I’ve been asked to talk at a Masterclass on Design for Dementia and Ageing at Stirling University this week. The brief is 10mins on the environment, dementia and acute care. The focus is on the real world aspect rather than reams of data.
So what do we mean by the environment? Type that into Google and you get this:
’the surroundings or conditions in which a person, animal, plant lives or operates’
They often like to provide an example of how to use the word and given the subject matter this one really struck a cord:
‘survival in an often hostile environment’
That is exactly what coming into hospital is like for the person with dementia.
Now before I get into this some more I want to be clear from the start that the people working in hospitals do not deliberately create this nor do we go out our way to make it as horrible an experience as possible. That said you will frequently hear colleagues talk about how hospitals ‘break people’. Even in my recent visits to care homes staff would tell me about how residents would seem both cognitively and physically worse after an admission to hospital.
We know that people admitted to hospital are not there because of their dementia but due to conditions associated with it e.g. falls, hip fractures, chest infections, delirium etc. With that in mind hospitals are perfectly designed to deal with this array of illness. What it was never designed to do was be a place that met the needs of a cognitively impaired person.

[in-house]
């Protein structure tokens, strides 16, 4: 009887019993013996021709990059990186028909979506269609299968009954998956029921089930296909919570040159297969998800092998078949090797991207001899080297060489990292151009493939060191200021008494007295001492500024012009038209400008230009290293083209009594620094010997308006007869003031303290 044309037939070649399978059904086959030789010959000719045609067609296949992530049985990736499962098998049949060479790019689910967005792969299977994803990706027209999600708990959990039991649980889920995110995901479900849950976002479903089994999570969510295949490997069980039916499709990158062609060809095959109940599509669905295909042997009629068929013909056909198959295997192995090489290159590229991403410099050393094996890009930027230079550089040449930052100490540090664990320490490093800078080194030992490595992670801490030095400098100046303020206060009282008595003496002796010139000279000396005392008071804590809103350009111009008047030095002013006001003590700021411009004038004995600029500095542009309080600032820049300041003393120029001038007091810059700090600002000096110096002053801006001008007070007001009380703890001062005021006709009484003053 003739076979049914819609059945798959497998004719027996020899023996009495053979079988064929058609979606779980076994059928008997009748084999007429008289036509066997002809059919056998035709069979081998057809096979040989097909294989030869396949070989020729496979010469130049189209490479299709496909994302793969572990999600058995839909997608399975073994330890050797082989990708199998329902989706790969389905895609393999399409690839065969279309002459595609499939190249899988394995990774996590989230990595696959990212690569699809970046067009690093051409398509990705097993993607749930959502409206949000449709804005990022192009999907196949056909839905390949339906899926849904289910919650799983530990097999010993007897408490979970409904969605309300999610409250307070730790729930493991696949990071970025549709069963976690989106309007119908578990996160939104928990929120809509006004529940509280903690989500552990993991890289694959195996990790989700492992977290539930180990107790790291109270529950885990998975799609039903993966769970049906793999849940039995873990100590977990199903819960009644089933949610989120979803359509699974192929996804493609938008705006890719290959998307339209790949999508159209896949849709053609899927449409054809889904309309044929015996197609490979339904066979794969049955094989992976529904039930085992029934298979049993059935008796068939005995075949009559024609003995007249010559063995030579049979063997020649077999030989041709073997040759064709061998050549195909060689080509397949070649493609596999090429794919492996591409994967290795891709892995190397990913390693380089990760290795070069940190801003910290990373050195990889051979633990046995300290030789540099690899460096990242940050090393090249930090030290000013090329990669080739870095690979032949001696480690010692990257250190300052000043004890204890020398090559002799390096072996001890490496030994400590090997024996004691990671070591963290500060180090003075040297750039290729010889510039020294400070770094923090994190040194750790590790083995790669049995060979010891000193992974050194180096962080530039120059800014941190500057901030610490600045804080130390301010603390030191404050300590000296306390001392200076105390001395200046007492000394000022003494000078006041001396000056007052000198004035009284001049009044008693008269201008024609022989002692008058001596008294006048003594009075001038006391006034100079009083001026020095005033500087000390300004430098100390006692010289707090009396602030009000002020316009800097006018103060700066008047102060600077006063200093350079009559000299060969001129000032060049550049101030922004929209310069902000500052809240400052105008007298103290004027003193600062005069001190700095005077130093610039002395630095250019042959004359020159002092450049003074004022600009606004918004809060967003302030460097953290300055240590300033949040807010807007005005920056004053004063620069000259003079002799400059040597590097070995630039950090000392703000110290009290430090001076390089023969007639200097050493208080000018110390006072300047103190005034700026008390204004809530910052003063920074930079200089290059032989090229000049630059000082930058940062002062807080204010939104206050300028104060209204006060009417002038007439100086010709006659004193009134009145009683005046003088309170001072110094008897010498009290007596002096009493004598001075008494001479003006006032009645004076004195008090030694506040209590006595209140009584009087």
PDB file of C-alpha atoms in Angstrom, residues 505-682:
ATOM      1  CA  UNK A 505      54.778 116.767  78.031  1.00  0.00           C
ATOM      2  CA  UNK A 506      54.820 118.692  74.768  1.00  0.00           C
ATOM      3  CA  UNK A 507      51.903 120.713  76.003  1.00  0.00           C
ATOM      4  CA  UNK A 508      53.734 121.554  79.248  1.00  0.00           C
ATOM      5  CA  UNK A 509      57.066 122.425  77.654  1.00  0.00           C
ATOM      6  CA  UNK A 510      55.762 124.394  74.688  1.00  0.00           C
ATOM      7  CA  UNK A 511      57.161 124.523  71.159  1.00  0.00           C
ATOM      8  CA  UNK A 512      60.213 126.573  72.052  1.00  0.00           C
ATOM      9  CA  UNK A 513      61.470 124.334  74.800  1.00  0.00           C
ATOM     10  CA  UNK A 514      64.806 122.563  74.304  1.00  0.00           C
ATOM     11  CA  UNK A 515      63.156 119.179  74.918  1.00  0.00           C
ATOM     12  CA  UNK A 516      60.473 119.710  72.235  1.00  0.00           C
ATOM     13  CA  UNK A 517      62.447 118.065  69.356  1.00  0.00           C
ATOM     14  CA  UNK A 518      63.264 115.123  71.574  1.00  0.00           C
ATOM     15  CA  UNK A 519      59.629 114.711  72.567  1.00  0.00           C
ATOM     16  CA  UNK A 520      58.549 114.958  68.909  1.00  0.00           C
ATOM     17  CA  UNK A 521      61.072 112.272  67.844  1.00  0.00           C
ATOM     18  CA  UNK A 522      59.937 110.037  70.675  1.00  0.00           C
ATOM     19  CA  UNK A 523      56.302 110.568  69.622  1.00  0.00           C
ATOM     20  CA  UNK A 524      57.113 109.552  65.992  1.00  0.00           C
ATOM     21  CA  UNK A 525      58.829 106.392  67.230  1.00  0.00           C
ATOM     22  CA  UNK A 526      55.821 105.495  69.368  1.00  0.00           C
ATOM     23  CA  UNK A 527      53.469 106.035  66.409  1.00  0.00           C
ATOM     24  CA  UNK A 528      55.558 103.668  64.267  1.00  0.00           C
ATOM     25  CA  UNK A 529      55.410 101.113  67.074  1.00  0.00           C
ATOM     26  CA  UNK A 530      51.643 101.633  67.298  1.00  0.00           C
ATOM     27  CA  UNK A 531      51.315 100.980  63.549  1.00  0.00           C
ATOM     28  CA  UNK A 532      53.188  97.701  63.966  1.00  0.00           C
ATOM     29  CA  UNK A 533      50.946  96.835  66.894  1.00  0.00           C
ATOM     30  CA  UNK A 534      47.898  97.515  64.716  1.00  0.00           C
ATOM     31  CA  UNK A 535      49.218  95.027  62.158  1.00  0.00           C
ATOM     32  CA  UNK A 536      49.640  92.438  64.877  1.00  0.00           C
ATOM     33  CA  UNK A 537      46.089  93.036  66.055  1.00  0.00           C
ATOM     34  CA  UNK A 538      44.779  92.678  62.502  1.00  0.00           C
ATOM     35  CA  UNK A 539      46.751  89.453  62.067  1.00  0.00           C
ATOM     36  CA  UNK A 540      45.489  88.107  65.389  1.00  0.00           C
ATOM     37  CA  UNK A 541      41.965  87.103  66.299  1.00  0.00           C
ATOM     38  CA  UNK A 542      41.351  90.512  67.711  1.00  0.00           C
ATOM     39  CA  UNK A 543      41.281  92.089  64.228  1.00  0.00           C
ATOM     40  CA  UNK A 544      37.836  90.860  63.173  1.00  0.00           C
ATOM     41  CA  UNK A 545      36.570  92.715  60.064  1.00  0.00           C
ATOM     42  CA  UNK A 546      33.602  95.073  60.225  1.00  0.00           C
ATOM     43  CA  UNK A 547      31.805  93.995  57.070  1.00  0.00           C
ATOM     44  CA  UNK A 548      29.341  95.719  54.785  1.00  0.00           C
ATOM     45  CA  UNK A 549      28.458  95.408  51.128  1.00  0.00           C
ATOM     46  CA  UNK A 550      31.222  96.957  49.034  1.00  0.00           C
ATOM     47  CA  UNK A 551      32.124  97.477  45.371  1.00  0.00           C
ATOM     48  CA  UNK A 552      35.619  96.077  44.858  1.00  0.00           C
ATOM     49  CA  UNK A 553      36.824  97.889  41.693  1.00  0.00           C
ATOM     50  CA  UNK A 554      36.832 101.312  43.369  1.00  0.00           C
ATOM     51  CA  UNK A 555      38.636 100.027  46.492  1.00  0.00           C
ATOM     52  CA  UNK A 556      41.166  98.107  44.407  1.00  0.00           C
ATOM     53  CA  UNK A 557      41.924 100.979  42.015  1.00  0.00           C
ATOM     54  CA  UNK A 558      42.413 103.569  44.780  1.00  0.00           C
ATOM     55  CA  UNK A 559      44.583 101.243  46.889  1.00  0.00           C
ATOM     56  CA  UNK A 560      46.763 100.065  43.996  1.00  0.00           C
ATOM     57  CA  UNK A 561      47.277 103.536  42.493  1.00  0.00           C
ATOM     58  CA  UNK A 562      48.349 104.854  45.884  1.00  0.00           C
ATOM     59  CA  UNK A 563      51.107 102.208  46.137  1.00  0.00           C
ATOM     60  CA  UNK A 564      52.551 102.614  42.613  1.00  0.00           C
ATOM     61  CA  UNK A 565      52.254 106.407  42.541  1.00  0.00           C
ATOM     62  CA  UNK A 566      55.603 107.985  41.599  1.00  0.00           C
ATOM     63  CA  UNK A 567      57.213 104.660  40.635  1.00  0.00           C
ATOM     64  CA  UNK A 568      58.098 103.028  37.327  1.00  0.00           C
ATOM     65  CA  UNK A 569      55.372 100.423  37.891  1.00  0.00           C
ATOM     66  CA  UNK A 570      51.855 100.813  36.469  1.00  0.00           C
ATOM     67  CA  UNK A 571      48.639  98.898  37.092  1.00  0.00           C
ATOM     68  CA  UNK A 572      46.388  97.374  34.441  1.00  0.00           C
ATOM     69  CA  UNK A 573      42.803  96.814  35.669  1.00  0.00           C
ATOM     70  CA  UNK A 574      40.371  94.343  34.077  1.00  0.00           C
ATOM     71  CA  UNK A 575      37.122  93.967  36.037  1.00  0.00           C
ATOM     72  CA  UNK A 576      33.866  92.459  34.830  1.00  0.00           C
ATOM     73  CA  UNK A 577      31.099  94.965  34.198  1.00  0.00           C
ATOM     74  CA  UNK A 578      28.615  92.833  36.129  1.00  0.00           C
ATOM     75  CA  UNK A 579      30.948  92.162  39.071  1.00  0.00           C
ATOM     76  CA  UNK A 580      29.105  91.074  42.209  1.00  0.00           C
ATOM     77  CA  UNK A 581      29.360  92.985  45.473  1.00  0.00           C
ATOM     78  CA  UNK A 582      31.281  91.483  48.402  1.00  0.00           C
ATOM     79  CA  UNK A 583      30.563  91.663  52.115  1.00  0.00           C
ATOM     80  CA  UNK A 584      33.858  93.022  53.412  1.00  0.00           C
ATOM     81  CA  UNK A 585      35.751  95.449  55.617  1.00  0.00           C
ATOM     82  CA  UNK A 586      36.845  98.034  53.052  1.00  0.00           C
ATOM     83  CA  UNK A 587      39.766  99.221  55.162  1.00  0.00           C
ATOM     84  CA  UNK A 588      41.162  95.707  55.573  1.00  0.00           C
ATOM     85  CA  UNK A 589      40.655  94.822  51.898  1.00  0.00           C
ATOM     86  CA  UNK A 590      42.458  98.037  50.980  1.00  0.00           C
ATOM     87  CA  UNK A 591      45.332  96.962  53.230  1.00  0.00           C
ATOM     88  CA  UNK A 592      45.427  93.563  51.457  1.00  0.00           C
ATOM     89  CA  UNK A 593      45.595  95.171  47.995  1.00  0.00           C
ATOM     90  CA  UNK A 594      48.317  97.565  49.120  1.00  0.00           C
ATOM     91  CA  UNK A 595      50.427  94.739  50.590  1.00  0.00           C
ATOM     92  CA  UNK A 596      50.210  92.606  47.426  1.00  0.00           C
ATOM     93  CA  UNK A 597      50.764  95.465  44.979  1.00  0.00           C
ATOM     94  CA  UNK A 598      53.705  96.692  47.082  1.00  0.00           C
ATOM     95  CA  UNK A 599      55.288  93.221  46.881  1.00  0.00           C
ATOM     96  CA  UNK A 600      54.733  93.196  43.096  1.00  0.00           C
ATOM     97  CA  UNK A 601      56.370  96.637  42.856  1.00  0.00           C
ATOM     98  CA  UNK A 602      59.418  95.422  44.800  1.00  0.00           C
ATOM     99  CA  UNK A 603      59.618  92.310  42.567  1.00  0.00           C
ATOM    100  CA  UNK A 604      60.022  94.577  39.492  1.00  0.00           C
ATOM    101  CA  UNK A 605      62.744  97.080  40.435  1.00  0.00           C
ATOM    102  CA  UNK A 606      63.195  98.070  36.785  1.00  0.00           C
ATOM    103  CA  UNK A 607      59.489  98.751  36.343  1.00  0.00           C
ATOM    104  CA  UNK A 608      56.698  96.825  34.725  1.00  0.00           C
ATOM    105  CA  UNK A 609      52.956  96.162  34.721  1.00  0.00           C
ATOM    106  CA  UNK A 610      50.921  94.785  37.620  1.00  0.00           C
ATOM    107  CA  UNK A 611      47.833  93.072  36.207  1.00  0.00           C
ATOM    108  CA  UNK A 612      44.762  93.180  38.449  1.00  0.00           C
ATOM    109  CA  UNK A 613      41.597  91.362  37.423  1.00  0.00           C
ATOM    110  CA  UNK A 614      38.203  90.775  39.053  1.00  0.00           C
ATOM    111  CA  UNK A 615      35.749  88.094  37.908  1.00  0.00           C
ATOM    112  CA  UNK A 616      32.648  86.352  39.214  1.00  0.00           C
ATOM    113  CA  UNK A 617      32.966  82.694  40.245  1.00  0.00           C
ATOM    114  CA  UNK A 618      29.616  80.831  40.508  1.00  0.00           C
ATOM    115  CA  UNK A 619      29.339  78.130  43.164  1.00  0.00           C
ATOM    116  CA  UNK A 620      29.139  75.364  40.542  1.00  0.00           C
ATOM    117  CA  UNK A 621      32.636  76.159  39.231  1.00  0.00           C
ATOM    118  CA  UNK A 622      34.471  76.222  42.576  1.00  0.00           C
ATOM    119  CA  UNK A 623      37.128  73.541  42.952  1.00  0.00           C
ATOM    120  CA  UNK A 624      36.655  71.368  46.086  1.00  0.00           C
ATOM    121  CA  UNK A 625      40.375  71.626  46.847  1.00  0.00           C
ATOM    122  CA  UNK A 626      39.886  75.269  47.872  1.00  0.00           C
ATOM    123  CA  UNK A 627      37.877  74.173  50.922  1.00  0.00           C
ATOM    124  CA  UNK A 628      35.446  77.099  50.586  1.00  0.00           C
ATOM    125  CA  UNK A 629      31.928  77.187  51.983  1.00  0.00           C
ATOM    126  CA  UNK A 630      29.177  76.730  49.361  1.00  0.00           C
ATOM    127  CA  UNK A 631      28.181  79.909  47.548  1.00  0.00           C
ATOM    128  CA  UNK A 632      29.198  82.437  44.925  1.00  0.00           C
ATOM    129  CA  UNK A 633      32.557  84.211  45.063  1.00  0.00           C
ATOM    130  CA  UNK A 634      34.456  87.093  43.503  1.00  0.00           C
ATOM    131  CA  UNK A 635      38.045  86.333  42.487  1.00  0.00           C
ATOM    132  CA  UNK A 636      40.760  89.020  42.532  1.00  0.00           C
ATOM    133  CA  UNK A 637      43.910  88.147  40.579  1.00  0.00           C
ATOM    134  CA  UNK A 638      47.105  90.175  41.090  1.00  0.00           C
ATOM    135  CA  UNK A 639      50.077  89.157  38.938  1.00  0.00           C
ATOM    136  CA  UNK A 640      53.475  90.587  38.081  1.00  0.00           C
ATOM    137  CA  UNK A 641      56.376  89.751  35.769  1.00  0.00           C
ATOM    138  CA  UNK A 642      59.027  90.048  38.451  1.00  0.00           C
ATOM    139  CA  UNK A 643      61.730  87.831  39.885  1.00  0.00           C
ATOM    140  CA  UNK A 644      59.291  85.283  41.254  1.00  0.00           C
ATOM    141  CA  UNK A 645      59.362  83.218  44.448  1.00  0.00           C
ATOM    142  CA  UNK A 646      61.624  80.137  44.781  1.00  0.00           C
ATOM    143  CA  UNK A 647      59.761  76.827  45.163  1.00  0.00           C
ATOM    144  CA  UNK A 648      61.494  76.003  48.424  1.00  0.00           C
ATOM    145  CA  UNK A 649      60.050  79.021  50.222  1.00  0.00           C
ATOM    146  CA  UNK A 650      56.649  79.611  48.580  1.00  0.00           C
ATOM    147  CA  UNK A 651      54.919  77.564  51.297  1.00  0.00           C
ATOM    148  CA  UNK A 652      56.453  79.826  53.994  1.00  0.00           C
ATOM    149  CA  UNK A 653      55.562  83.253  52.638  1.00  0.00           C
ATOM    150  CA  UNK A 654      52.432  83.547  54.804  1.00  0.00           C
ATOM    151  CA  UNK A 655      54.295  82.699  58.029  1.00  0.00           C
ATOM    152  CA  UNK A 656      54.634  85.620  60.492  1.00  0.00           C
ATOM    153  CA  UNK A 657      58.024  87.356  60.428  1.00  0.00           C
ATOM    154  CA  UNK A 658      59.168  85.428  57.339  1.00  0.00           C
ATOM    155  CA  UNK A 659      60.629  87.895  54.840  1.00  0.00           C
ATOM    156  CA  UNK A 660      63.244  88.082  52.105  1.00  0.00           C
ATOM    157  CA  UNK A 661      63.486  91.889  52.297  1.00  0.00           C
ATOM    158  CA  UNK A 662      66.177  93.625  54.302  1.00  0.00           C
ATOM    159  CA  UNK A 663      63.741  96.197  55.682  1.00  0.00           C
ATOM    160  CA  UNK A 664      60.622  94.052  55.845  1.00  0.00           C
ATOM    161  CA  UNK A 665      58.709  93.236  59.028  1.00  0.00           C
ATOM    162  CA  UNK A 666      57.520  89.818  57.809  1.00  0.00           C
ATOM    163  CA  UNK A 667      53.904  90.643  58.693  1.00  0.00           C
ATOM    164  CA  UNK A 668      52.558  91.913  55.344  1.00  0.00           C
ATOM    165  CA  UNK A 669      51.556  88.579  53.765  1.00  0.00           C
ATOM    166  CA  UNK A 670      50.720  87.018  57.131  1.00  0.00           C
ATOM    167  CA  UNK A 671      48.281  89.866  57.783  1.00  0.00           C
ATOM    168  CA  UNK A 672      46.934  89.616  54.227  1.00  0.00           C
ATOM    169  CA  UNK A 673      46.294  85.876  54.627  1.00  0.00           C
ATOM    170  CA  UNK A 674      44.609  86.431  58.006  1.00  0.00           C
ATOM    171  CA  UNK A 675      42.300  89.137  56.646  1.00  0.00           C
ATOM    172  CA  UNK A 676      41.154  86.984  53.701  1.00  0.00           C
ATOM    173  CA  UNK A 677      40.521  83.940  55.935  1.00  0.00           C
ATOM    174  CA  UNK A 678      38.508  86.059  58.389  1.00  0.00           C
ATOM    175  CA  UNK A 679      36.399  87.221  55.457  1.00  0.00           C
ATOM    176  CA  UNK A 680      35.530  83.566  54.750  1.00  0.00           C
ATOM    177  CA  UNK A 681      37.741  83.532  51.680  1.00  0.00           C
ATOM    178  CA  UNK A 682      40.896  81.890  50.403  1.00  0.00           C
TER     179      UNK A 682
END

Years ago I heard a talk that somewhat poured scorn on the notion of ‘artificial’ dementia friendly environments. At the time I could understand the frustration – how does a mock 1950s kitchen or living room help? If they’re well enough to be in a sensory garden should they not be at home recuperating/rehabbing….?
However people with dementia get sick just like everyone else. So when you need admitted with pneumonia or a fracture then I do think hospitals should do more. It is not the person’s responsibility to adapt to our broken systems and processes.
There is evidence that if we invest in the environment we can reduce length of stay, falls and violent/aggressive behaviours. Not to mention the positive effect it can have on staff caring for these people.
The evidence points towards simple, inexpensive measures having a big impact. Clear signage, quiet, well lit clinical areas. Ironically the move toward single rooms in new build hospitals has prompted discussion about resurrecting the Day Room as a place for social interaction.
Perhaps one of the biggest challenges is in creating an environment where families/carers are welcomed. If we are striving to have the person with dementia feel safe and secure then we need them. They very often point out things that we have become blind to ourselves.
So I would like to see the hostile environment of acute care become a place where the person with dementia thrives and not merely survives….
For more info:
Thanks to Janice McAllister (@janicemcalister) for providing some of the referneces